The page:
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The Last Victory

cast: Edigio Mecacci, Paolo Rossi, Alma Savini, Roberto Papei, and Camilla Marzucchi

director: John Appel

85 minutes (PG) 2003 widescreen ratio 16:9
Metrodome DVD Region 2 retail

RATING: 6/10
reviewed by Paul Higson
Hope festoons this documentary film. Even in the title. Does The Last Victory point to one final win for the Italian community of Civetta at the annual il Palio, a chancy bareback horseracing event that takes place in il Piazzo del Campo in Siena, Tuscany? Well, that is not going to be the case, they are unlikely to cease a ritual that dates back to the Middle Ages. The title depressingly, and distressingly for the Civettine, back to the last time they won the race in 1979. Civetta is one of 17 contrades, clearly demarked districts of the Italian borough in question, and as the smallest community any victory would be duly magnified. A 35 times winner, the community has come first place eight times during the last 92 years, of particular relevance to Egidio Mecacci, as that is his age, and he would dearly love to see the Civettine celebrate one last time before conceding to his mortality. Is 2002 to be that year?

The Last Victory is not a film that fascinates, it merely holds interest, is not pushy in the way many modern documentaries are, but remains traditional. Too many new documentary filmmakers are keen to unnecessarily import their face to in front of the camera in a grubby attempted shortcutting to fame, mistaking themselves more important than their subjects. Mark Appel is a more honourable filmmaker, leaves it to the subjects to tell the story, largely has no choice, as in additional notes he admits he does not speak the Italian language, that the language and cultural barriers were part of the self-imposed challenge. It is an uncluttered documentary, the story told through the minimum number of people and voices, two elderly residents and two of the youthful, further balanced by their sex, young and old men and women, but neither of them couples. The only other featured personalities are The Capitano, a local restaurateur appointed to the post of the organiser for his side and the jockey, nicknamed The Whirlwind. Neither of them addresses the camera though they are occasionally heard or overheard, and there is a perceptible shiftiness to the Capitano in particular. One suspects that the Capitano has reason to be wary of the cinematic record. For all the honour and pride sought and spoken about in another possible win, there is a generally understood and accepted underhandedness to proceedings. The jockeys make favours to one another and there are hinted tales of money influencing the outcome. When the race comes, the false starts are played out in full, but the main event is cut to and mostly away from, focusing on the mortified viewers collected in the street around a television set, inevitably removing any possible inspection of the actual race and in the verity of jockeys sincerity and their attempts to win.

The Civettine are not the least successful district and it is mentioned that the community of Torre has been waiting for 41 years for a win. Egidio bemoans how the lack of a success in Il Palio has resulted in a lack of enthusiasm and participation among the youth of Civetta. If that is the case then the film, in the absence of a narration, has not honestly conveyed the full story as the impression given is of an overwhelming and all-encompassing passion in the community for the event. Appel confesses in a recent Time Out interview, that accompanies the film in transcription as a disc extra, that he "Didn't know what to film." His adventure was to investigate a tradition in a language he could not speak nor understand. He asked few questions and leaves a lot unanswered. If you want to know how it is that there are 17 contrades but only 10 are represented in the race, then you are going to have to search beyond the film for the reason, though it would appear that the first step is to qualify as a team for entry. Channel Four in 2003 took a meatier close-up look at Il Palio in a commendable short series on modern life in Tuscany and so the race may be not be as unfamiliar to British viewers, though there was a brutal and tormented edge to that series that has been excused here. Appel is not telling the whole story and does not pretend to be, though in focusing on the story of one district in that one year, it does have the unfortunate effect of turning it into the story of all Sienese. Without any other behind the scenes district practices, not even a single street outside Civetta or Il Piazza, you can't but copy the experience into all, with multiples of Egidio, Paolo, Alma and Camilla, and reflections of their stories.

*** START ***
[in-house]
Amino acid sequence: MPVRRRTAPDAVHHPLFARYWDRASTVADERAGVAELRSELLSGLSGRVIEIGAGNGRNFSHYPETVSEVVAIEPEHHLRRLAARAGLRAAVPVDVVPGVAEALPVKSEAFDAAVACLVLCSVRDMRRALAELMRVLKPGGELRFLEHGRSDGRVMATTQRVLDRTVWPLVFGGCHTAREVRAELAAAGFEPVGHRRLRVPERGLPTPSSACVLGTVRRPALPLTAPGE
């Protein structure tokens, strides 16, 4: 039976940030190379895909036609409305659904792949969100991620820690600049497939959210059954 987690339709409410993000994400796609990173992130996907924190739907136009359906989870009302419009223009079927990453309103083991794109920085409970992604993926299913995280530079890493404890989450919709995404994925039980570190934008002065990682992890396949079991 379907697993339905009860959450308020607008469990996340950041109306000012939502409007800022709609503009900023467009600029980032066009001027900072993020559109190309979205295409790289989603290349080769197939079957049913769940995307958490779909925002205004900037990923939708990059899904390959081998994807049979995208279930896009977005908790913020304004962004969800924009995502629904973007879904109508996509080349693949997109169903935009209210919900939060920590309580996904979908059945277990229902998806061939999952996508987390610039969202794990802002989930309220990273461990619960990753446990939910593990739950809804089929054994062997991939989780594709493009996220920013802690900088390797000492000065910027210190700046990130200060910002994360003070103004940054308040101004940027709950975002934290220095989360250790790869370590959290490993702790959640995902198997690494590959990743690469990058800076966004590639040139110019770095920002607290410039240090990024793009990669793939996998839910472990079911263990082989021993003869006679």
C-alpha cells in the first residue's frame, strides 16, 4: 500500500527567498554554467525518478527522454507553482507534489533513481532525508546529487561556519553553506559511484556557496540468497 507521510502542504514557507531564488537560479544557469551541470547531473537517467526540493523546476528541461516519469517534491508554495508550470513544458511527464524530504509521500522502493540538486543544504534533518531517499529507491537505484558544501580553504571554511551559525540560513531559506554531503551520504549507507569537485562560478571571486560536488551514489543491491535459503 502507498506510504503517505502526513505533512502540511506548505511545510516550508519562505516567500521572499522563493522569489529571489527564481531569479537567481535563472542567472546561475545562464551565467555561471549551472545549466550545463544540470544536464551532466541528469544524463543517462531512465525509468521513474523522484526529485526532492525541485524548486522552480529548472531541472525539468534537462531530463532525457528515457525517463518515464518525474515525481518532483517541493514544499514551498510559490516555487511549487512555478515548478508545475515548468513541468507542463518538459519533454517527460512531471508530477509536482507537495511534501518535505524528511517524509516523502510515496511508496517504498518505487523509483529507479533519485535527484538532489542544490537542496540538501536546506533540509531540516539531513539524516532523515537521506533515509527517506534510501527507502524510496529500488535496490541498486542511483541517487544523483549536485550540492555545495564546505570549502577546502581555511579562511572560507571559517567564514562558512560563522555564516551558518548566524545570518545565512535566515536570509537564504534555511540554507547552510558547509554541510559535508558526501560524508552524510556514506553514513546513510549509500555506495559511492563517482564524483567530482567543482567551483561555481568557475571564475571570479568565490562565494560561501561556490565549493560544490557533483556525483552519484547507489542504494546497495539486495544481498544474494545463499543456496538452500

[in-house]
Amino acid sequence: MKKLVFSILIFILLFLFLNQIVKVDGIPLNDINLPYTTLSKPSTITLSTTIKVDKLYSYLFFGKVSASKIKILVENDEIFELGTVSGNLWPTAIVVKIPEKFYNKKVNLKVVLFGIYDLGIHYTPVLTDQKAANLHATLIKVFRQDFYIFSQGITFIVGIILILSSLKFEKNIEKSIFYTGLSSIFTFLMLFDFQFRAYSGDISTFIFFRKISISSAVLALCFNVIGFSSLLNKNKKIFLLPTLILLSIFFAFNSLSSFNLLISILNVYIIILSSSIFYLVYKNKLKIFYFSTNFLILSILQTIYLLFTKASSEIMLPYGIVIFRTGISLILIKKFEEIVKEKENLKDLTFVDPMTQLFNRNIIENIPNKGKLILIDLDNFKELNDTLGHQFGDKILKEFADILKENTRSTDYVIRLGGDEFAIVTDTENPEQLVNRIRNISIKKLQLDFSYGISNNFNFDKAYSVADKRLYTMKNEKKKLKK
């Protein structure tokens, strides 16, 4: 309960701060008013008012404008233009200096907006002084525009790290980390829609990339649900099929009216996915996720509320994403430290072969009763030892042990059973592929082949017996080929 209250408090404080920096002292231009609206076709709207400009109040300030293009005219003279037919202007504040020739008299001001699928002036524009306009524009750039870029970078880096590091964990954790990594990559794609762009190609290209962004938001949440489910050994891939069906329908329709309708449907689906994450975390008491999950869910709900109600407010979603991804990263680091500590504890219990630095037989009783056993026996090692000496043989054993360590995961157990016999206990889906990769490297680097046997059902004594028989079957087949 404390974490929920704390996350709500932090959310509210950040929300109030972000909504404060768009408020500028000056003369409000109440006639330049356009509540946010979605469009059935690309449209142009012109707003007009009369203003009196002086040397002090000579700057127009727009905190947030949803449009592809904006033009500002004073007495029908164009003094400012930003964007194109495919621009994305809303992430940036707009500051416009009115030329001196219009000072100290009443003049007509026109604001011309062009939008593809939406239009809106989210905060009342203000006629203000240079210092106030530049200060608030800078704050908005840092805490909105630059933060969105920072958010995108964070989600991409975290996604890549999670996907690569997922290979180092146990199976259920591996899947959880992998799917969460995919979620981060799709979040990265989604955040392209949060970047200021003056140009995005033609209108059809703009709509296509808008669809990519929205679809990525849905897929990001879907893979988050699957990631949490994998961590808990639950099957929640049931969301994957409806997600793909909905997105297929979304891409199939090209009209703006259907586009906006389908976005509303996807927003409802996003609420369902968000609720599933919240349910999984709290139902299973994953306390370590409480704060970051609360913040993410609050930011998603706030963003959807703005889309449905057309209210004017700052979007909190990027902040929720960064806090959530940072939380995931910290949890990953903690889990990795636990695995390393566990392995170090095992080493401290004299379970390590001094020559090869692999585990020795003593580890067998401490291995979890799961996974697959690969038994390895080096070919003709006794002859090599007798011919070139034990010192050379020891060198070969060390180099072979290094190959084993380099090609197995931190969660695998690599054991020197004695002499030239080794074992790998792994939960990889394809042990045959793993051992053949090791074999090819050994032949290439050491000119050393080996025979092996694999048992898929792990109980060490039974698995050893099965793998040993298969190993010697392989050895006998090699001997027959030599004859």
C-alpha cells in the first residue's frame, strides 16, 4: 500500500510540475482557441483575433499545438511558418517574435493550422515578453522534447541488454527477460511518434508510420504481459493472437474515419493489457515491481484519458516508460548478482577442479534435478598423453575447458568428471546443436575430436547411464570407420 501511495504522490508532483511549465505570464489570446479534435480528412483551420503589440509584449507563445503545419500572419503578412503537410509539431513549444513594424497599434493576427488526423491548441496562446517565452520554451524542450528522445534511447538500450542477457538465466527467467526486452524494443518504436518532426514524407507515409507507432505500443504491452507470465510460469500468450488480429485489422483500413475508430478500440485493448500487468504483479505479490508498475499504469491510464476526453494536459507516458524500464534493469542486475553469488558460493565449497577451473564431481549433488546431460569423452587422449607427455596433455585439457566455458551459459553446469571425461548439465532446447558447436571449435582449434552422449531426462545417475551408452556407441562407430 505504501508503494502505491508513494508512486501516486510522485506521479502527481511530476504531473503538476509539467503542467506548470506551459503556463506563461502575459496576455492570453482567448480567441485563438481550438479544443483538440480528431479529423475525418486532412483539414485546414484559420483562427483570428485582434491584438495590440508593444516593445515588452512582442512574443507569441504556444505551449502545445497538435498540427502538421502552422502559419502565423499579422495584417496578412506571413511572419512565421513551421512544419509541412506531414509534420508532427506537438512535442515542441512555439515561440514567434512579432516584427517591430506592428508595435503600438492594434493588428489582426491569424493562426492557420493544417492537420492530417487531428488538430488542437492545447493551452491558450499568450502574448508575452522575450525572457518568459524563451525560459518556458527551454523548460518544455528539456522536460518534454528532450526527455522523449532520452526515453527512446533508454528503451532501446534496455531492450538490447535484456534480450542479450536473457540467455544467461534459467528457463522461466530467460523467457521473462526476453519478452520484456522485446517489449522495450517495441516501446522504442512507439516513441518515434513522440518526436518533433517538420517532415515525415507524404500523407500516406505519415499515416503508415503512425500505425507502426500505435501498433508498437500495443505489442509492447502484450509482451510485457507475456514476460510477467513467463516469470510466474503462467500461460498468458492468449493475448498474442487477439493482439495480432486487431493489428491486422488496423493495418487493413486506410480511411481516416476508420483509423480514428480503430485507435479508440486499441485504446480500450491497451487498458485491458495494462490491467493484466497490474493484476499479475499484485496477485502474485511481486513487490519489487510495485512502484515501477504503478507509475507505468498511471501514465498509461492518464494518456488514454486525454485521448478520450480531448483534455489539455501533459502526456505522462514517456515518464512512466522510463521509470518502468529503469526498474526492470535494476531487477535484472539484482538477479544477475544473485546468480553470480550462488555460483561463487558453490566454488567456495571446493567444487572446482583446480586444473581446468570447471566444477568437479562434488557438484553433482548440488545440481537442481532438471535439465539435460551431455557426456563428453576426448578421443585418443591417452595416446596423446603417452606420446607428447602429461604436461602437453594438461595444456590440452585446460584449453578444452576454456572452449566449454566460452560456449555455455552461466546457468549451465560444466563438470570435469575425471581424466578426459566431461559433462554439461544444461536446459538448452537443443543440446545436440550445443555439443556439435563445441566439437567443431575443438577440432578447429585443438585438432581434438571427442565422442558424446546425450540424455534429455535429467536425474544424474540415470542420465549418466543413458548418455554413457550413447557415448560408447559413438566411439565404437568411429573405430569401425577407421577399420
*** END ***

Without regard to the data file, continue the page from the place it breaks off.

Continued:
Passions are high. Paolo the 21-year-old stable hand, who readies and tends the courtyard and 'stable' for the horse that will only arrive via lottery four days before, speaks of the orgasmic sensation that comes with winning even though he was not alive when last his people won and this can be no more than Italianesque exaggeration. When the race is over violence among the factions is very likely and punches are thrown, even the camera and its operator coming in on the receiving end of fists. Edigio cannot even bear to watch the race in company and in the several hours up until and including the race he chooses to spend it alone, with his television set. The youths are brought up to love their district. The stage at which the 'right horse' is drawn from the tombola produces ecstatic celebration whereas any hint of losing the race invokes the greatest anguish.

Disc extras are the Time Out interview with the director, the trailer for the film and a selection of trailers for other documentaries on release by Metrodome including The Corporation, Bus 173 and Spellbound.

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